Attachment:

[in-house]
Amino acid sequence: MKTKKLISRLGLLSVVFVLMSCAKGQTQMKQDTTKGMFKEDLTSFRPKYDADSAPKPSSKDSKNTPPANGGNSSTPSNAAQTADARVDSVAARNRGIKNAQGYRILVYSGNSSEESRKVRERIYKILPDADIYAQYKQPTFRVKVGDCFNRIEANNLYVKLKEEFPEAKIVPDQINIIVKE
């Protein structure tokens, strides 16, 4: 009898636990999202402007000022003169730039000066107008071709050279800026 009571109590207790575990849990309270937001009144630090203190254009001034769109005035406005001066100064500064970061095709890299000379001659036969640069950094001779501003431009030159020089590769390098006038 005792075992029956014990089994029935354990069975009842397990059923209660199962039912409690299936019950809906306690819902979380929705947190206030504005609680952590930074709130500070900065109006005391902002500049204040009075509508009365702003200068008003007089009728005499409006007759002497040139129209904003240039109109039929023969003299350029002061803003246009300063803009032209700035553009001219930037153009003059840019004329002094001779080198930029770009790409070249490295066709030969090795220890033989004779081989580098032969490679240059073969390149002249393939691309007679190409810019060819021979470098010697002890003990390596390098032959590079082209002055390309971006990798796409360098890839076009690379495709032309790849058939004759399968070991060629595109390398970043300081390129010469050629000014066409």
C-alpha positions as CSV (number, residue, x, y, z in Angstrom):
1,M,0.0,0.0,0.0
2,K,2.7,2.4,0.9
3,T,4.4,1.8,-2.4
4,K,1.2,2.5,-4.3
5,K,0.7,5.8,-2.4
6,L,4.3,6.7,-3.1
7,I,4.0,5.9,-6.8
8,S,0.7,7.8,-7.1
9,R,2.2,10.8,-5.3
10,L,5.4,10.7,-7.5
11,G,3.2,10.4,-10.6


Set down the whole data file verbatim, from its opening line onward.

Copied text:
[in-house]
Amino acid sequence: MKTKKLISRLGLLSVVFVLMSCAKGQTQMKQDTTKGMFKEDLTSFRPKYDADSAPKPSSKDSKNTPPANGGNSSTPSNAAQTADARVDSVAARNRGIKNAQGYRILVYSGNSSEESRKVRERIYKILPDADIYAQYKQPTFRVKVGDCFNRIEANNLYVKLKEEFPEAKIVPDQINIIVKE
């Protein structure tokens, strides 16, 4: 009898636990999202402007000022003169730039000066107008071709050279800026 009571109590207790575990849990309270937001009144630090203190254009001034769109005035406005001066100064500064970061095709890299000379001659036969640069950094001779501003431009030159020089590769390098006038 005792075992029956014990089994029935354990069975009842397990059923209660199962039912409690299936019950809906306690819902979380929705947190206030504005609680952590930074709130500070900065109006005391902002500049204040009075509508009365702003200068008003007089009728005499409006007759002497040139129209904003240039109109039929023969003299350029002061803003246009300063803009032209700035553009001219930037153009003059840019004329002094001779080198930029770009790409070249490295066709030969090795220890033989004779081989580098032969490679240059073969390149002249393939691309007679190409810019060819021979470098010697002890003990390596390098032959590079082209002055390309971006990798796409360098890839076009690379495709032309790849058939004759399968070991060629595109390398970043300081390129010469050629000014066409």
C-alpha positions as CSV (number, residue, x, y, z in Angstrom):
1,M,0.0,0.0,0.0
2,K,2.7,2.4,0.9
3,T,4.4,1.8,-2.4
4,K,1.2,2.5,-4.3
5,K,0.7,5.8,-2.4
6,L,4.3,6.7,-3.1
7,I,4.0,5.9,-6.8
8,S,0.7,7.8,-7.1
9,R,2.2,10.8,-5.3
10,L,5.4,10.7,-7.5
11,G,3.2,10.4,-10.6